Big Pharaoh (aka GM) is one of my favourite bloggers. I love his style and happen to agree with most of what he has to say. I've posted a comment to one of his posts regarding Mubarak's 5th presidential nomination. He was kind enough to answer me back in an entire post. Due to space limitations I prefered to respond on my blog.
Here is my response to your post:
GM I understand your concerns. I'd like to clarify a few points though.
"You are treating "liberalism" as if it is a dogma, an ideology, or a creed."
GM, liberalism is actually an ideology and it runs counter to conservatism on the political spectrum of most democracies. Its politics favour multiculturalism, freedom of speech and press, tolerance and are opposed to nationalism. Economically liberalism advocates free market and free trade while allowing limited government intervention.
I think what you mean by liberalism here is civil liberties and individual rights. Liberalism vehemently advocates civil liberties though, but the two terms aren't interchangeable. Personally I agree that civil liberterties and idividual rights should be an important part of any future egyptian constitution.
"However, Islamists and the Muslim Brotherhood do not believe in the above principles even if they are pretending to believe in them today."
The Muslim Brotherhood are not as stringent as they where in the past, and judging by their active involvement with Kefaya, they seem to be willing to accept the concept of representative democracy. Contrary to popular belief though the Muslim brotherhood are not as united as they once where. Now they are more or less fragmented, with more calling for moderation and reform of religious concepts. You have to acknowledge that the key players of the Muslim Brotherhood are highly educated people who may be conservative but are not extremists. Don't get me wrong, i'm more or less a liberal myself.
"All what I am hoping for is this: Mubarak gets his fifth term then he lifts his hands off liberals so that they appear on Egypt' political scene. We will then hold free fair elections once they appear and become strong enough to compete with the Islamists."
GM, believe me, Mubarak and his cronies have no intention whatsoever of giving any breathing space, neither to the Muslim Brotherhood nor to the Liberals. He and his gang understand very well that doing so is like giving the rope to person who's bent on hanging you. Not in one nor ten terms will he change his politics. He'll continue his underhanded tactics of suppression. Besides I think the fact that Mubarak is getting his fifth term is defacto by now. We shouldn't offer him any support whatsoever though.
"Democracy is like a medicine, you take it gradually. If you took it all at once, you die."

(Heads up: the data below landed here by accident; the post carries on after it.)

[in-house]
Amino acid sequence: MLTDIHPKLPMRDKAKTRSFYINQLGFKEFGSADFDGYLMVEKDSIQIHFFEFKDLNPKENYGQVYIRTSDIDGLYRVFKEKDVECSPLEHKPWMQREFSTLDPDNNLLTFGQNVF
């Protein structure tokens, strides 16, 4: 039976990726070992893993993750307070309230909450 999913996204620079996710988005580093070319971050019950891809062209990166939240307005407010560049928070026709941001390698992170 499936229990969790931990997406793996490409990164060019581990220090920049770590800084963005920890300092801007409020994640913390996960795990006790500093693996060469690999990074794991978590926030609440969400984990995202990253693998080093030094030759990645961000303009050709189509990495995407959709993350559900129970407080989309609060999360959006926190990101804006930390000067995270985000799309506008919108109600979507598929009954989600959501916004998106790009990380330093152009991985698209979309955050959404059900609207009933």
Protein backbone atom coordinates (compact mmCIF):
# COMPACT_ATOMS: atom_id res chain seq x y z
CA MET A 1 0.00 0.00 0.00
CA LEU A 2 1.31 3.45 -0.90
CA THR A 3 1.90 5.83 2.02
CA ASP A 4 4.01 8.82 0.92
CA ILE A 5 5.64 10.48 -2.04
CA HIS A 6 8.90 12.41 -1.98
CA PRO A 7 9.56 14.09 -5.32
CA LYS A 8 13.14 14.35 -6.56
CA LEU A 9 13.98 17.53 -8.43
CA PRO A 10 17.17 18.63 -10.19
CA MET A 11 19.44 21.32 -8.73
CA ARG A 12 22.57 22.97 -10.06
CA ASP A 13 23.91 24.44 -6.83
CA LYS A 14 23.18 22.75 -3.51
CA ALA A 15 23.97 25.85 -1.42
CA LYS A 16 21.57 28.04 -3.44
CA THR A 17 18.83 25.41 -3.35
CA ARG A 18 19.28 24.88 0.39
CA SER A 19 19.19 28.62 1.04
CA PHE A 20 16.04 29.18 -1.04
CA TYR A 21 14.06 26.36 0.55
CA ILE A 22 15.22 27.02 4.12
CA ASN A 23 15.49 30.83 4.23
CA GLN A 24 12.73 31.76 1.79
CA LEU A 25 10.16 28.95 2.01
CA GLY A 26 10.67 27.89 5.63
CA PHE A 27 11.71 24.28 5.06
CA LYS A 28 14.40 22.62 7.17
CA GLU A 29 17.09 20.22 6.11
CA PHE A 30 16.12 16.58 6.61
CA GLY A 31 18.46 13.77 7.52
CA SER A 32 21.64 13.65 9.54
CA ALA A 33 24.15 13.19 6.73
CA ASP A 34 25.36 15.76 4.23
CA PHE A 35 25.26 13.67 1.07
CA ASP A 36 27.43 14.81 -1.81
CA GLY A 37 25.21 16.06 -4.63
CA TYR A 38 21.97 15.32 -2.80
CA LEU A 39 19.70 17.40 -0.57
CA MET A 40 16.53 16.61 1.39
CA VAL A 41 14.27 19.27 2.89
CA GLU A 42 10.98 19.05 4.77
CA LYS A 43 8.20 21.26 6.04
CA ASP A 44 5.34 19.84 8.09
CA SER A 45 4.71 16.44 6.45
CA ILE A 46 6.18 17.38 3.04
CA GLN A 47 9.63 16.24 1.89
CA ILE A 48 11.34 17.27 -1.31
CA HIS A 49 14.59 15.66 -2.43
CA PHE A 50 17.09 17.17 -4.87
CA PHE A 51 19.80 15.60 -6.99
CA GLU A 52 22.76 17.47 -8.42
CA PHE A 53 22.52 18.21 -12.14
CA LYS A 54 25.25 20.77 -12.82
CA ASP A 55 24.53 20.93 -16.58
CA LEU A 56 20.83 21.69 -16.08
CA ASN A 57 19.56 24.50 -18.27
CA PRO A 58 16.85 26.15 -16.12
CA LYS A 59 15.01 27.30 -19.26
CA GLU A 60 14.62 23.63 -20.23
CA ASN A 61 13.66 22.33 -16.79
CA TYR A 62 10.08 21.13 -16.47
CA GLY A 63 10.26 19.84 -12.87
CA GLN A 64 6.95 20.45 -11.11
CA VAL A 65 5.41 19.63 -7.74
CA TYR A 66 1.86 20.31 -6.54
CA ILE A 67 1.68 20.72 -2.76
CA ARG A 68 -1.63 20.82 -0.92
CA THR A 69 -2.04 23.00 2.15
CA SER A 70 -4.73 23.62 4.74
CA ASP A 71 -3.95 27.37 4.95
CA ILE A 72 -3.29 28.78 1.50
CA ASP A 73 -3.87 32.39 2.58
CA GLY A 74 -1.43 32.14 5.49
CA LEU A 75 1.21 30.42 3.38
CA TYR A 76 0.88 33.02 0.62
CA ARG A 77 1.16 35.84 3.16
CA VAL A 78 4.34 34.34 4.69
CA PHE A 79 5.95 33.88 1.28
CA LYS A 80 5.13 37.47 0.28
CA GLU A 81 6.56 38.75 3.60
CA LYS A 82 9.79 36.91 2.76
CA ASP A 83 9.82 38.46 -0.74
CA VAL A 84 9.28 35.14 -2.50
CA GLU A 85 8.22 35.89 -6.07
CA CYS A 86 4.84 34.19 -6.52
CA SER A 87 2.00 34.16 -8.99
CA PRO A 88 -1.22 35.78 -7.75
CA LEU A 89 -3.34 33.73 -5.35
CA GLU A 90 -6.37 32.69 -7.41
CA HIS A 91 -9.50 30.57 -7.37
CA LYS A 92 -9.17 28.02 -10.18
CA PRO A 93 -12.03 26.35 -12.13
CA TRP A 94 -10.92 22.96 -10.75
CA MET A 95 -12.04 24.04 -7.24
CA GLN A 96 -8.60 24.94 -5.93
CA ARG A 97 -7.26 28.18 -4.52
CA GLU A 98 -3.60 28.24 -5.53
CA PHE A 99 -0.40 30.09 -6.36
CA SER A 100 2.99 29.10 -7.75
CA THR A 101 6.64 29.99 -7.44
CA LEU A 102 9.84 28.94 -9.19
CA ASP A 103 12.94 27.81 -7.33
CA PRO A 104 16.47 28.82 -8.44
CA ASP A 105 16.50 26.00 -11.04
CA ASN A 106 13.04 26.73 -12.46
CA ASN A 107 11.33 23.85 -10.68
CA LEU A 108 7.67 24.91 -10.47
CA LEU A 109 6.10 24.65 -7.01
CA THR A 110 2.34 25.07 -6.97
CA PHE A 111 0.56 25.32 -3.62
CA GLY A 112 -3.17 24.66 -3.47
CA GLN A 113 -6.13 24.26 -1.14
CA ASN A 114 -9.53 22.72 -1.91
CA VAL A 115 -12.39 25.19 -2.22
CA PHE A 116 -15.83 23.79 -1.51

Looking at the history of the world, the best transformations to democracy in history where radical. In our part of the world the only possible way out of tyranny is through surgery not medicine.
"You are putting the word "liberal" beside and word "islamist" as if they are too competing thoughts or ideologies."
Infact they are two competing ideologies, especially here in Egypt. However they could possibly coexist within a system of representative democracy as two parties. Mubarak wouldn't allow that though.
"What you are saying above is what the "book" says. The "book" says "people should choose", period. I do not object to that, I long for the day when Egyptians get the chance to choose their own future; however, we need to look at realities on the ground. Egypt's dictatorship literally wiped all liberals out of the political scene; it would lead to an utter disaster if we simply kicked Mubarak out and allowed a free ballot box in such an unfair political arena."
The solution here would be to reeducate the general public and advocate democracy. Movements like Kefaya are trying to do just that. No one stream of politics in egypt should be disrespected or alienated. Thanks to Nassers gang this country has no political spectrum, its about time we get one, whatever the cost. Desperate times call for desperate measrues, and judging by history only radical change can transform societies, a step by step aproach won't work here.
"Can you guarantee that there will be this second chance? Was there a second chance in Iran?"
You never can tell GM, but you should have more faith in your countrymen. Then again I think Iran is in the process of undergoing a second change again soon. Besides you have to consider the forces that are actually pushing for change in Egypt. These forces are mainly the Liberals (Ayman Nour, Saad el din Ibrahim, etc.) and Kifaya which is actually lead by a christian (Dr. George Isaac) and which is a representative of much of egypts truly independent opposition (including the MB). Kefaya actually advocates a modern representative democratic constitution and civil liberties. These are good signs GM, when compared to Iran prior to the colapse of the Shah regime. GM the english say "no pain, no gain", they also say "you can't win the lottery without buying a ticket."
It's about time we egyptian got over our fears and stop mubmling about what should be done and start doing it.
About the Asyllum thing, after 9/11 I don't think many countries would be willing to take us in anyway ;-). So lets just wait and see how things work out.